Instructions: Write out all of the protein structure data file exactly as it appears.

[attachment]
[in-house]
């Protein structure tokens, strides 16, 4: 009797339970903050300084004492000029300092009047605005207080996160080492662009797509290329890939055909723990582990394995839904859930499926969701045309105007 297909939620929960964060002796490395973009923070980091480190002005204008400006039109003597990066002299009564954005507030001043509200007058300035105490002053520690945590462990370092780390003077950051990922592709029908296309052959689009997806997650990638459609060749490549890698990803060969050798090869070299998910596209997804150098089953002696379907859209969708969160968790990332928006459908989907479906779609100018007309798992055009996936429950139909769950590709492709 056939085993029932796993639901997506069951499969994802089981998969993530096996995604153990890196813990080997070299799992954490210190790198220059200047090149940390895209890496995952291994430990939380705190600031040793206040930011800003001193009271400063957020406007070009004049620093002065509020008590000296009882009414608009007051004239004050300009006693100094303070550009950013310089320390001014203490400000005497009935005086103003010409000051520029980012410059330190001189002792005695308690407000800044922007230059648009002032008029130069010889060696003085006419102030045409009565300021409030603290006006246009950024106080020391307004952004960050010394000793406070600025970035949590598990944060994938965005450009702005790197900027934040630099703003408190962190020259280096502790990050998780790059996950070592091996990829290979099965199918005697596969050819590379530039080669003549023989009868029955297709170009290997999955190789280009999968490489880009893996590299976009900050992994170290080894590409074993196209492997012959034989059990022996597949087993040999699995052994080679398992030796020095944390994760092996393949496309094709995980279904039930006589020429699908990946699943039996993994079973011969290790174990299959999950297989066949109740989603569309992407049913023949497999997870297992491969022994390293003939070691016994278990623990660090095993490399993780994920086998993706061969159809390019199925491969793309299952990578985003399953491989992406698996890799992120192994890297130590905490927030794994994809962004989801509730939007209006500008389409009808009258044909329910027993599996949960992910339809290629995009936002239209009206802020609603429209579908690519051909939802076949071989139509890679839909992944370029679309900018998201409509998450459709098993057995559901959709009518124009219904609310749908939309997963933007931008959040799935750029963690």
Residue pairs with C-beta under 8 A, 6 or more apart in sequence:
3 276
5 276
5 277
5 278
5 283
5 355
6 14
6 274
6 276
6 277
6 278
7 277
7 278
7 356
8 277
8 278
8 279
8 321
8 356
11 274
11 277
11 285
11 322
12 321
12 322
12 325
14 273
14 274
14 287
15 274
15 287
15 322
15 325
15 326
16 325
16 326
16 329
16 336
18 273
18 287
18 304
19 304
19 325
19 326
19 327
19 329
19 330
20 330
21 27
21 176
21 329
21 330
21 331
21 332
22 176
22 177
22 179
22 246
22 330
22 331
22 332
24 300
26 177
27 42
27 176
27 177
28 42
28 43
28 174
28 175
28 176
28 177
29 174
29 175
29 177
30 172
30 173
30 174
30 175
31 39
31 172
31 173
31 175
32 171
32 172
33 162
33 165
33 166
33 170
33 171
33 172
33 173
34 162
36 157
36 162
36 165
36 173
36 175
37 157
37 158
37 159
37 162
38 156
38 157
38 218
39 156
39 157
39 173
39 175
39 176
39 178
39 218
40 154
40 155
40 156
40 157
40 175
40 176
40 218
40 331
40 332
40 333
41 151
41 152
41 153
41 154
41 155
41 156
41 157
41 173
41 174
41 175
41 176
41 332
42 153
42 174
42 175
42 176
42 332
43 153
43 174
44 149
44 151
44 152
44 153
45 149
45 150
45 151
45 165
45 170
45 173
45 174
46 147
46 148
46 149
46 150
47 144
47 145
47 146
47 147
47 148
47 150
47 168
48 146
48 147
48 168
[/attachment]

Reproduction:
[in-house]
């Protein structure tokens, strides 16, 4: 009797339970903050300084004492000029300092009047605005207080996160080492662009797509290329890939055909723990582990394995839904859930499926969701045309105007 297909939620929960964060002796490395973009923070980091480190002005204008400006039109003597990066002299009564954005507030001043509200007058300035105490002053520690945590462990370092780390003077950051990922592709029908296309052959689009997806997650990638459609060749490549890698990803060969050798090869070299998910596209997804150098089953002696379907859209969708969160968790990332928006459908989907479906779609100018007309798992055009996936429950139909769950590709492709 056939085993029932796993639901997506069951499969994802089981998969993530096996995604153990890196813990080997070299799992954490210190790198220059200047090149940390895209890496995952291994430990939380705190600031040793206040930011800003001193009271400063957020406007070009004049620093002065509020008590000296009882009414608009007051004239004050300009006693100094303070550009950013310089320390001014203490400000005497009935005086103003010409000051520029980012410059330190001189002792005695308690407000800044922007230059648009002032008029130069010889060696003085006419102030045409009565300021409030603290006006246009950024106080020391307004952004960050010394000793406070600025970035949590598990944060994938965005450009702005790197900027934040630099703003408190962190020259280096502790990050998780790059996950070592091996990829290979099965199918005697596969050819590379530039080669003549023989009868029955297709170009290997999955190789280009999968490489880009893996590299976009900050992994170290080894590409074993196209492997012959034989059990022996597949087993040999699995052994080679398992030796020095944390994760092996393949496309094709995980279904039930006589020429699908990946699943039996993994079973011969290790174990299959999950297989066949109740989603569309992407049913023949497999997870297992491969022994390293003939070691016994278990623990660090095993490399993780994920086998993706061969159809390019199925491969793309299952990578985003399953491989992406698996890799992120192994890297130590905490927030794994994809962004989801509730939007209006500008389409009808009258044909329910027993599996949960992910339809290629995009936002239209009206802020609603429209579908690519051909939802076949071989139509890679839909992944370029679309900018998201409509998450459709098993057995559901959709009518124009219904609310749908939309997963933007931008959040799935750029963690």
Residue pairs with C-beta under 8 A, 6 or more apart in sequence:
3 276
5 276
5 277
5 278
5 283
5 355
6 14
6 274
6 276
6 277
6 278
7 277
7 278
7 356
8 277
8 278
8 279
8 321
8 356
11 274
11 277
11 285
11 322
12 321
12 322
12 325
14 273
14 274
14 287
15 274
15 287
15 322
15 325
15 326
16 325
16 326
16 329
16 336
18 273
18 287
18 304
19 304
19 325
19 326
19 327
19 329
19 330
20 330
21 27
21 176
21 329
21 330
21 331
21 332
22 176
22 177
22 179
22 246
22 330
22 331
22 332
24 300
26 177
27 42
27 176
27 177
28 42
28 43
28 174
28 175
28 176
28 177
29 174
29 175
29 177
30 172
30 173
30 174
30 175
31 39
31 172
31 173
31 175
32 171
32 172
33 162
33 165
33 166
33 170
33 171
33 172
33 173
34 162
36 157
36 162
36 165
36 173
36 175
37 157
37 158
37 159
37 162
38 156
38 157
38 218
39 156
39 157
39 173
39 175
39 176
39 178
39 218
40 154
40 155
40 156
40 157
40 175
40 176
40 218
40 331
40 332
40 333
41 151
41 152
41 153
41 154
41 155
41 156
41 157
41 173
41 174
41 175
41 176
41 332
42 153
42 174
42 175
42 176
42 332
43 153
43 174
44 149
44 151
44 152
44 153
45 149
45 150
45 151
45 165
45 170
45 173
45 174
46 147
46 148
46 149
46 150
47 144
47 145
47 146
47 147
47 148
47 150
47 168
48 146
48 147
48 168